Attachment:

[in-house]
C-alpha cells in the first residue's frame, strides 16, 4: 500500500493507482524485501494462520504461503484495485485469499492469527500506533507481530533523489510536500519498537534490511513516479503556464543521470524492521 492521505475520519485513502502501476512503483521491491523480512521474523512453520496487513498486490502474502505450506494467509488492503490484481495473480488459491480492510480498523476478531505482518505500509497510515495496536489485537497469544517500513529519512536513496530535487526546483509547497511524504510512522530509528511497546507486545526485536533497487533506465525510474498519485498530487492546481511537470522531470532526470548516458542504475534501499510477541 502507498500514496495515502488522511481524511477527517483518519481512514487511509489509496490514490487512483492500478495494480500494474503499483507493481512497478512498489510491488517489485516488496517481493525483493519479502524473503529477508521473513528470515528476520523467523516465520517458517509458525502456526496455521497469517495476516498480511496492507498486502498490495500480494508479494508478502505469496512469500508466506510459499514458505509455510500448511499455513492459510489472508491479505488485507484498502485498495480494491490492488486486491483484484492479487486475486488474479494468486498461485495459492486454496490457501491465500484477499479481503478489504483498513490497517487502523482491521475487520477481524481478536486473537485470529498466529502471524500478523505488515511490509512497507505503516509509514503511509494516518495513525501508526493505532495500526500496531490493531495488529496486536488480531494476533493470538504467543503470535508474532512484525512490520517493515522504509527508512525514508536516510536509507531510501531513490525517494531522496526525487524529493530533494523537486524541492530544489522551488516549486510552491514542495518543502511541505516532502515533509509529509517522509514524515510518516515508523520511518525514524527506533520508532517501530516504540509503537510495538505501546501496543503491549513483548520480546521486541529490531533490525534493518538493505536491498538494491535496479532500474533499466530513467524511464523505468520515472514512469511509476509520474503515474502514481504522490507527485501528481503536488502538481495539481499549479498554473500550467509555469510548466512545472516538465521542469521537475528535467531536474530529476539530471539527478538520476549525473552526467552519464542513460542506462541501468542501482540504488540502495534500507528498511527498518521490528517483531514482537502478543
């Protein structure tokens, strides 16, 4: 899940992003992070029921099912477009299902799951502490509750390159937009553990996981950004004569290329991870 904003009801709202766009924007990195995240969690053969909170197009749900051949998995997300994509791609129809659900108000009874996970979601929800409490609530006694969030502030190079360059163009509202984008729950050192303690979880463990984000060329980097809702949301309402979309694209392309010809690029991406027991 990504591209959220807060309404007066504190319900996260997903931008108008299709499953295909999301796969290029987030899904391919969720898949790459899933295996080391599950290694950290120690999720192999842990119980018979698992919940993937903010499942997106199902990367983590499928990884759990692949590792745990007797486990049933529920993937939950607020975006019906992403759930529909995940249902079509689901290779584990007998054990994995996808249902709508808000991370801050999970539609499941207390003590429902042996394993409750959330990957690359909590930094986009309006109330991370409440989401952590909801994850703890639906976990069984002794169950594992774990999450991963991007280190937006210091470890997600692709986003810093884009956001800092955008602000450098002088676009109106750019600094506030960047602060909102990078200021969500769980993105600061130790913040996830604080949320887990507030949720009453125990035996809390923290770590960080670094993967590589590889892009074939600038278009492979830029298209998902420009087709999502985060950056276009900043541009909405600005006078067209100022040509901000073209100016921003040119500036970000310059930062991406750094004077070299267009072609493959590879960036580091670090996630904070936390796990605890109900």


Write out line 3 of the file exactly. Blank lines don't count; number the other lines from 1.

């Protein structure tokens, strides 16, 4: 899940992003992070029921099912477009299902799951502490509750390159937009553990996981950004004569290329991870 904003009801709202766009924007990195995240969690053969909170197009749900051949998995997300994509791609129809659900108000009874996970979601929800409490609530006694969030502030190079360059163009509202984008729950050192303690979880463990984000060329980097809702949301309402979309694209392309010809690029991406027991 990504591209959220807060309404007066504190319900996260997903931008108008299709499953295909999301796969290029987030899904391919969720898949790459899933295996080391599950290694950290120690999720192999842990119980018979698992919940993937903010499942997106199902990367983590499928990884759990692949590792745990007797486990049933529920993937939950607020975006019906992403759930529909995940249902079509689901290779584990007998054990994995996808249902709508808000991370801050999970539609499941207390003590429902042996394993409750959330990957690359909590930094986009309006109330991370409440989401952590909801994850703890639906976990069984002794169950594992774990999450991963991007280190937006210091470890997600692709986003810093884009956001800092955008602000450098002088676009109106750019600094506030960047602060909102990078200021969500769980993105600061130790913040996830604080949320887990507030949720009453125990035996809390923290770590960080670094993967590589590889892009074939600038278009492979830029298209998902420009087709999502985060950056276009900043541009909405600005006078067209100022040509901000073209100016921003040119500036970000310059930062991406750094004077070299267009072609493959590879960036580091670090996630904070936390796990605890109900």